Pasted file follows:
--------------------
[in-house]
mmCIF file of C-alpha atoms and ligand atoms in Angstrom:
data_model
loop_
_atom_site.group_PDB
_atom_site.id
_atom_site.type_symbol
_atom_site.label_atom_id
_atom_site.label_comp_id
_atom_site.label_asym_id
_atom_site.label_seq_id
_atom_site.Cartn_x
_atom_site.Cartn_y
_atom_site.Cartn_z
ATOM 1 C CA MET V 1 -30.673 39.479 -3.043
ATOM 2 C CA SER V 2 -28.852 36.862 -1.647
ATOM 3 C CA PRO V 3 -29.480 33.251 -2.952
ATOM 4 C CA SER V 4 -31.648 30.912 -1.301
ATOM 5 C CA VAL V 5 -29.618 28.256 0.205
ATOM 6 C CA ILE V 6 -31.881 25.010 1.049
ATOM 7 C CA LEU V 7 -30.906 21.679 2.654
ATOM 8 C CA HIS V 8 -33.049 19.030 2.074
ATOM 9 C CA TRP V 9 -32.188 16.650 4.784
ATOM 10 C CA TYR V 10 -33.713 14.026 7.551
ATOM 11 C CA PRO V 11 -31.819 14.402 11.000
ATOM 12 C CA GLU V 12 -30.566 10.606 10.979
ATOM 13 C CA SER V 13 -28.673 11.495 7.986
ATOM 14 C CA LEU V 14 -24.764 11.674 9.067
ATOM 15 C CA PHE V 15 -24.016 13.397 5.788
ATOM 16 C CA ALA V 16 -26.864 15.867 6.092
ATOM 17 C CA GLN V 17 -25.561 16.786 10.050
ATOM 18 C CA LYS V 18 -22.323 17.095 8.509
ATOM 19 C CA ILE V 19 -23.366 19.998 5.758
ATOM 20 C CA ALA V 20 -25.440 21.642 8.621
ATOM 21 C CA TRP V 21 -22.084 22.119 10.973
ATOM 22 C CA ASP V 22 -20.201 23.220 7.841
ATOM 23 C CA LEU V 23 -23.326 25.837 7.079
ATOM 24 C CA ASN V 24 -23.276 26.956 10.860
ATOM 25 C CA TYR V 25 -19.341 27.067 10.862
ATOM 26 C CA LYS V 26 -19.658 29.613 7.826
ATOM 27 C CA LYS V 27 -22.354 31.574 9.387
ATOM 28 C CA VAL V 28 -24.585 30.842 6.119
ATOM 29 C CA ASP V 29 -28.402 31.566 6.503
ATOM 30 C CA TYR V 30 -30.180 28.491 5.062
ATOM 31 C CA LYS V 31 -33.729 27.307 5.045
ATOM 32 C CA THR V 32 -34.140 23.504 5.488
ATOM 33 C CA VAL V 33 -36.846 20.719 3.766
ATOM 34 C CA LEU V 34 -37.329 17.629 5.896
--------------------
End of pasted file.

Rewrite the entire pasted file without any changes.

[in-house]
mmCIF file of C-alpha atoms and ligand atoms in Angstrom:
data_model
loop_
_atom_site.group_PDB
_atom_site.id
_atom_site.type_symbol
_atom_site.label_atom_id
_atom_site.label_comp_id
_atom_site.label_asym_id
_atom_site.label_seq_id
_atom_site.Cartn_x
_atom_site.Cartn_y
_atom_site.Cartn_z
ATOM 1 C CA MET V 1 -30.673 39.479 -3.043
ATOM 2 C CA SER V 2 -28.852 36.862 -1.647
ATOM 3 C CA PRO V 3 -29.480 33.251 -2.952
ATOM 4 C CA SER V 4 -31.648 30.912 -1.301
ATOM 5 C CA VAL V 5 -29.618 28.256 0.205
ATOM 6 C CA ILE V 6 -31.881 25.010 1.049
ATOM 7 C CA LEU V 7 -30.906 21.679 2.654
ATOM 8 C CA HIS V 8 -33.049 19.030 2.074
ATOM 9 C CA TRP V 9 -32.188 16.650 4.784
ATOM 10 C CA TYR V 10 -33.713 14.026 7.551
ATOM 11 C CA PRO V 11 -31.819 14.402 11.000
ATOM 12 C CA GLU V 12 -30.566 10.606 10.979
ATOM 13 C CA SER V 13 -28.673 11.495 7.986
ATOM 14 C CA LEU V 14 -24.764 11.674 9.067
ATOM 15 C CA PHE V 15 -24.016 13.397 5.788
ATOM 16 C CA ALA V 16 -26.864 15.867 6.092
ATOM 17 C CA GLN V 17 -25.561 16.786 10.050
ATOM 18 C CA LYS V 18 -22.323 17.095 8.509
ATOM 19 C CA ILE V 19 -23.366 19.998 5.758
ATOM 20 C CA ALA V 20 -25.440 21.642 8.621
ATOM 21 C CA TRP V 21 -22.084 22.119 10.973
ATOM 22 C CA ASP V 22 -20.201 23.220 7.841
ATOM 23 C CA LEU V 23 -23.326 25.837 7.079
ATOM 24 C CA ASN V 24 -23.276 26.956 10.860
ATOM 25 C CA TYR V 25 -19.341 27.067 10.862
ATOM 26 C CA LYS V 26 -19.658 29.613 7.826
ATOM 27 C CA LYS V 27 -22.354 31.574 9.387
ATOM 28 C CA VAL V 28 -24.585 30.842 6.119
ATOM 29 C CA ASP V 29 -28.402 31.566 6.503
ATOM 30 C CA TYR V 30 -30.180 28.491 5.062
ATOM 31 C CA LYS V 31 -33.729 27.307 5.045
ATOM 32 C CA THR V 32 -34.140 23.504 5.488
ATOM 33 C CA VAL V 33 -36.846 20.719 3.766
ATOM 34 C CA LEU V 34 -37.329 17.629 5.896